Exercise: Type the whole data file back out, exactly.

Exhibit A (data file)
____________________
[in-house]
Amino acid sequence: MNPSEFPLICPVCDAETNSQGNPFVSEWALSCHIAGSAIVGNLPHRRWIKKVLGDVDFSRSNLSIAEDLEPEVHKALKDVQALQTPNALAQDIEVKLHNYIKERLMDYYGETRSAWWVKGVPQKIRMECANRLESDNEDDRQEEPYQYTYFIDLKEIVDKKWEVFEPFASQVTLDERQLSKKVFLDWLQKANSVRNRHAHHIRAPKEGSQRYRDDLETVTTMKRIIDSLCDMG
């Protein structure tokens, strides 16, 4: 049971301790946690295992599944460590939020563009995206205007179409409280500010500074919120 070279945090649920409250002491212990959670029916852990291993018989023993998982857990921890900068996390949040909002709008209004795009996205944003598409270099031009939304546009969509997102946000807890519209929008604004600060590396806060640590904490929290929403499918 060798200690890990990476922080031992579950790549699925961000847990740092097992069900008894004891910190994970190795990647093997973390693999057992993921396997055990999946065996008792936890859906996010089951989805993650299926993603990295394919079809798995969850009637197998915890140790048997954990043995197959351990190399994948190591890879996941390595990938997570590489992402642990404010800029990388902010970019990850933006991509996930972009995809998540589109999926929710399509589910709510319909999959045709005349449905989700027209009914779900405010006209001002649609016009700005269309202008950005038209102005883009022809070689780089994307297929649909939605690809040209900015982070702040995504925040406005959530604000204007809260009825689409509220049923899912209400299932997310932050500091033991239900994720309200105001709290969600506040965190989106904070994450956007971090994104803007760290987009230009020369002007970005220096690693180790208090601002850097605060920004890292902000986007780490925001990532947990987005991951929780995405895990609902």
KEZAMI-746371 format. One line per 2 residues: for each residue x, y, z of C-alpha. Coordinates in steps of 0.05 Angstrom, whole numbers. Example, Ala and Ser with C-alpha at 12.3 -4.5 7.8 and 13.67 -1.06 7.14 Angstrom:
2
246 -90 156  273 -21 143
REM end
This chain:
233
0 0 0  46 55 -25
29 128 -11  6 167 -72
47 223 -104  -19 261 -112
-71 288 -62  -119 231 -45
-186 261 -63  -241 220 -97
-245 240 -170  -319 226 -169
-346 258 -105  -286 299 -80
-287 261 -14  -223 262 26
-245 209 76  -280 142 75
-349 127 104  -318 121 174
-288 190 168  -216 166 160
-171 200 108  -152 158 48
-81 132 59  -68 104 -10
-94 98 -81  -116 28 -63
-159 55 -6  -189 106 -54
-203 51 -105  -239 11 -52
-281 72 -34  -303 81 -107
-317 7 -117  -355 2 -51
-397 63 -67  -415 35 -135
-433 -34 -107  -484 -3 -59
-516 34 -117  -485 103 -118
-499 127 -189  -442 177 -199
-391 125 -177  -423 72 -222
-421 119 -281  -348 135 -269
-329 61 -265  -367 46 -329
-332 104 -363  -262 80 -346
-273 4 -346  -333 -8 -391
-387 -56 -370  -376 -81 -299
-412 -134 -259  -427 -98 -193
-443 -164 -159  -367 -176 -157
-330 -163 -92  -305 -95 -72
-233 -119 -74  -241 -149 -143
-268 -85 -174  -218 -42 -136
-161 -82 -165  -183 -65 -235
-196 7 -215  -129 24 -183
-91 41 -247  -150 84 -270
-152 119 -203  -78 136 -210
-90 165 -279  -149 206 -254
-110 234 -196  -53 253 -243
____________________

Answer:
[in-house]
Amino acid sequence: MNPSEFPLICPVCDAETNSQGNPFVSEWALSCHIAGSAIVGNLPHRRWIKKVLGDVDFSRSNLSIAEDLEPEVHKALKDVQALQTPNALAQDIEVKLHNYIKERLMDYYGETRSAWWVKGVPQKIRMECANRLESDNEDDRQEEPYQYTYFIDLKEIVDKKWEVFEPFASQVTLDERQLSKKVFLDWLQKANSVRNRHAHHIRAPKEGSQRYRDDLETVTTMKRIIDSLCDMG
């Protein structure tokens, strides 16, 4: 049971301790946690295992599944460590939020563009995206205007179409409280500010500074919120 070279945090649920409250002491212990959670029916852990291993018989023993998982857990921890900068996390949040909002709008209004795009996205944003598409270099031009939304546009969509997102946000807890519209929008604004600060590396806060640590904490929290929403499918 060798200690890990990476922080031992579950790549699925961000847990740092097992069900008894004891910190994970190795990647093997973390693999057992993921396997055990999946065996008792936890859906996010089951989805993650299926993603990295394919079809798995969850009637197998915890140790048997954990043995197959351990190399994948190591890879996941390595990938997570590489992402642990404010800029990388902010970019990850933006991509996930972009995809998540589109999926929710399509589910709510319909999959045709005349449905989700027209009914779900405010006209001002649609016009700005269309202008950005038209102005883009022809070689780089994307297929649909939605690809040209900015982070702040995504925040406005959530604000204007809260009825689409509220049923899912209400299932997310932050500091033991239900994720309200105001709290969600506040965190989106904070994450956007971090994104803007760290987009230009020369002007970005220096690693180790208090601002850097605060920004890292902000986007780490925001990532947990987005991951929780995405895990609902």
KEZAMI-746371 format. One line per 2 residues: for each residue x, y, z of C-alpha. Coordinates in steps of 0.05 Angstrom, whole numbers. Example, Ala and Ser with C-alpha at 12.3 -4.5 7.8 and 13.67 -1.06 7.14 Angstrom:
2
246 -90 156  273 -21 143
REM end
This chain:
233
0 0 0  46 55 -25
29 128 -11  6 167 -72
47 223 -104  -19 261 -112
-71 288 -62  -119 231 -45
-186 261 -63  -241 220 -97
-245 240 -170  -319 226 -169
-346 258 -105  -286 299 -80
-287 261 -14  -223 262 26
-245 209 76  -280 142 75
-349 127 104  -318 121 174
-288 190 168  -216 166 160
-171 200 108  -152 158 48
-81 132 59  -68 104 -10
-94 98 -81  -116 28 -63
-159 55 -6  -189 106 -54
-203 51 -105  -239 11 -52
-281 72 -34  -303 81 -107
-317 7 -117  -355 2 -51
-397 63 -67  -415 35 -135
-433 -34 -107  -484 -3 -59
-516 34 -117  -485 103 -118
-499 127 -189  -442 177 -199
-391 125 -177  -423 72 -222
-421 119 -281  -348 135 -269
-329 61 -265  -367 46 -329
-332 104 -363  -262 80 -346
-273 4 -346  -333 -8 -391
-387 -56 -370  -376 -81 -299
-412 -134 -259  -427 -98 -193
-443 -164 -159  -367 -176 -157
-330 -163 -92  -305 -95 -72
-233 -119 -74  -241 -149 -143
-268 -85 -174  -218 -42 -136
-161 -82 -165  -183 -65 -235
-196 7 -215  -129 24 -183
-91 41 -247  -150 84 -270
-152 119 -203  -78 136 -210
-90 165 -279  -149 206 -254
-110 234 -196  -53 253 -243